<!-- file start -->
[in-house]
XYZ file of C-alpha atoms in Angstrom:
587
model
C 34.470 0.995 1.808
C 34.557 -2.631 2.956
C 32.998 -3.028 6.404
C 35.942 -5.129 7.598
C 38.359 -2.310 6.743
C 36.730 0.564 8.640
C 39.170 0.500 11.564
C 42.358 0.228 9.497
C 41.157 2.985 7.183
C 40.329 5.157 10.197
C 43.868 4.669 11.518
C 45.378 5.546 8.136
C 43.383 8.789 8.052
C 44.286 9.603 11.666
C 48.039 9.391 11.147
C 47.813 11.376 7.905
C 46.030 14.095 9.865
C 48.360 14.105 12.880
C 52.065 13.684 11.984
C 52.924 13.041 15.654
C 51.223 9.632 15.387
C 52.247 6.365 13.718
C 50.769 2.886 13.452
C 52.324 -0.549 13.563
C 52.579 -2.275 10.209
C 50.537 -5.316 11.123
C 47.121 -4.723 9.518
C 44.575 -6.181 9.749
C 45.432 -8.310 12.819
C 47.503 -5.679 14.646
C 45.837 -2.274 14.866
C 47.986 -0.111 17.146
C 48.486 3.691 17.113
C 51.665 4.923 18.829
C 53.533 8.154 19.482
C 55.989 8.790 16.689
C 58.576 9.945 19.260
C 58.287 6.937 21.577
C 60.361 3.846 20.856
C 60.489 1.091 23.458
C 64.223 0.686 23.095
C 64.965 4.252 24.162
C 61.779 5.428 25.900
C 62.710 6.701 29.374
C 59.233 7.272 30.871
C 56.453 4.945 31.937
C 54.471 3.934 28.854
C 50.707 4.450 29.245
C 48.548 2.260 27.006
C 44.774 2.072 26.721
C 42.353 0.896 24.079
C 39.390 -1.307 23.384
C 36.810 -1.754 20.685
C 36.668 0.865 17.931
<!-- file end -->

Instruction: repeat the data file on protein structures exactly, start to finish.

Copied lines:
[in-house]
XYZ file of C-alpha atoms in Angstrom:
587
model
C 34.470 0.995 1.808
C 34.557 -2.631 2.956
C 32.998 -3.028 6.404
C 35.942 -5.129 7.598
C 38.359 -2.310 6.743
C 36.730 0.564 8.640
C 39.170 0.500 11.564
C 42.358 0.228 9.497
C 41.157 2.985 7.183
C 40.329 5.157 10.197
C 43.868 4.669 11.518
C 45.378 5.546 8.136
C 43.383 8.789 8.052
C 44.286 9.603 11.666
C 48.039 9.391 11.147
C 47.813 11.376 7.905
C 46.030 14.095 9.865
C 48.360 14.105 12.880
C 52.065 13.684 11.984
C 52.924 13.041 15.654
C 51.223 9.632 15.387
C 52.247 6.365 13.718
C 50.769 2.886 13.452
C 52.324 -0.549 13.563
C 52.579 -2.275 10.209
C 50.537 -5.316 11.123
C 47.121 -4.723 9.518
C 44.575 -6.181 9.749
C 45.432 -8.310 12.819
C 47.503 -5.679 14.646
C 45.837 -2.274 14.866
C 47.986 -0.111 17.146
C 48.486 3.691 17.113
C 51.665 4.923 18.829
C 53.533 8.154 19.482
C 55.989 8.790 16.689
C 58.576 9.945 19.260
C 58.287 6.937 21.577
C 60.361 3.846 20.856
C 60.489 1.091 23.458
C 64.223 0.686 23.095
C 64.965 4.252 24.162
C 61.779 5.428 25.900
C 62.710 6.701 29.374
C 59.233 7.272 30.871
C 56.453 4.945 31.937
C 54.471 3.934 28.854
C 50.707 4.450 29.245
C 48.548 2.260 27.006
C 44.774 2.072 26.721
C 42.353 0.896 24.079
C 39.390 -1.307 23.384
C 36.810 -1.754 20.685
C 36.668 0.865 17.931